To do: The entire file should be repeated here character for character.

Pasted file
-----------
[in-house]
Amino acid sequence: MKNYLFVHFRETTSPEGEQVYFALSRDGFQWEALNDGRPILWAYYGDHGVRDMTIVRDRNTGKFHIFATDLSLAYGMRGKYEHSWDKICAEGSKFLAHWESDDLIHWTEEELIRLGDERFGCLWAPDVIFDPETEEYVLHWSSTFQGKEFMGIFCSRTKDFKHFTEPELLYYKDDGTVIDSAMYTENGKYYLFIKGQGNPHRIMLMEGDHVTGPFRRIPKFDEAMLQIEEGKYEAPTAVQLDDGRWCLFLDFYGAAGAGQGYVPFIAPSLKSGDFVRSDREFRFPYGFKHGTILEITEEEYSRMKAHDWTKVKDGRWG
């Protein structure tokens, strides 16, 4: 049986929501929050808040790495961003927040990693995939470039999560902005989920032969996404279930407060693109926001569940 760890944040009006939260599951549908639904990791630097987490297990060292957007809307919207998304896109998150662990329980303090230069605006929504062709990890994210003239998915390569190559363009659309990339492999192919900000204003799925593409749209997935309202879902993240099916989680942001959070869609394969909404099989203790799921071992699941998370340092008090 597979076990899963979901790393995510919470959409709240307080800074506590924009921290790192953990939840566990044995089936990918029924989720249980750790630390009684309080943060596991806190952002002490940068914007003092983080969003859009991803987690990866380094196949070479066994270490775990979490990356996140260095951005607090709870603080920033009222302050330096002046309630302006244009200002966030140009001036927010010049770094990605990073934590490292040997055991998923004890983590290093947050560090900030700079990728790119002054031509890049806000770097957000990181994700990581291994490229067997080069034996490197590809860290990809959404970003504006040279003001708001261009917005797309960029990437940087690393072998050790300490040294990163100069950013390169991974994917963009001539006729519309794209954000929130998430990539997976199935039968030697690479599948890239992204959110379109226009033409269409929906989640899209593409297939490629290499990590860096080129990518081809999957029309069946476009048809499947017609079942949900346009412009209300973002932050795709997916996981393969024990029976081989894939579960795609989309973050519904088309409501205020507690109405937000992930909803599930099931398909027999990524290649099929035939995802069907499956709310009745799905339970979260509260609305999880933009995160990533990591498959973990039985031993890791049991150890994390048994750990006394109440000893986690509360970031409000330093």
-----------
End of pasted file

[in-house]
Amino acid sequence: MKNYLFVHFRETTSPEGEQVYFALSRDGFQWEALNDGRPILWAYYGDHGVRDMTIVRDRNTGKFHIFATDLSLAYGMRGKYEHSWDKICAEGSKFLAHWESDDLIHWTEEELIRLGDERFGCLWAPDVIFDPETEEYVLHWSSTFQGKEFMGIFCSRTKDFKHFTEPELLYYKDDGTVIDSAMYTENGKYYLFIKGQGNPHRIMLMEGDHVTGPFRRIPKFDEAMLQIEEGKYEAPTAVQLDDGRWCLFLDFYGAAGAGQGYVPFIAPSLKSGDFVRSDREFRFPYGFKHGTILEITEEEYSRMKAHDWTKVKDGRWG
């Protein structure tokens, strides 16, 4: 049986929501929050808040790495961003927040990693995939470039999560902005989920032969996404279930407060693109926001569940 760890944040009006939260599951549908639904990791630097987490297990060292957007809307919207998304896109998150662990329980303090230069605006929504062709990890994210003239998915390569190559363009659309990339492999192919900000204003799925593409749209997935309202879902993240099916989680942001959070869609394969909404099989203790799921071992699941998370340092008090 597979076990899963979901790393995510919470959409709240307080800074506590924009921290790192953990939840566990044995089936990918029924989720249980750790630390009684309080943060596991806190952002002490940068914007003092983080969003859009991803987690990866380094196949070479066994270490775990979490990356996140260095951005607090709870603080920033009222302050330096002046309630302006244009200002966030140009001036927010010049770094990605990073934590490292040997055991998923004890983590290093947050560090900030700079990728790119002054031509890049806000770097957000990181994700990581291994490229067997080069034996490197590809860290990809959404970003504006040279003001708001261009917005797309960029990437940087690393072998050790300490040294990163100069950013390169991974994917963009001539006729519309794209954000929130998430990539997976199935039968030697690479599948890239992204959110379109226009033409269409929906989640899209593409297939490629290499990590860096080129990518081809999957029309069946476009048809499947017609079942949900346009412009209300973002932050795709997916996981393969024990029976081989894939579960795609989309973050519904088309409501205020507690109405937000992930909803599930099931398909027999990524290649099929035939995802069907499956709310009745799905339970979260509260609305999880933009995160990533990591498959973990039985031993890791049991150890994390048994750990006394109440000893986690509360970031409000330093």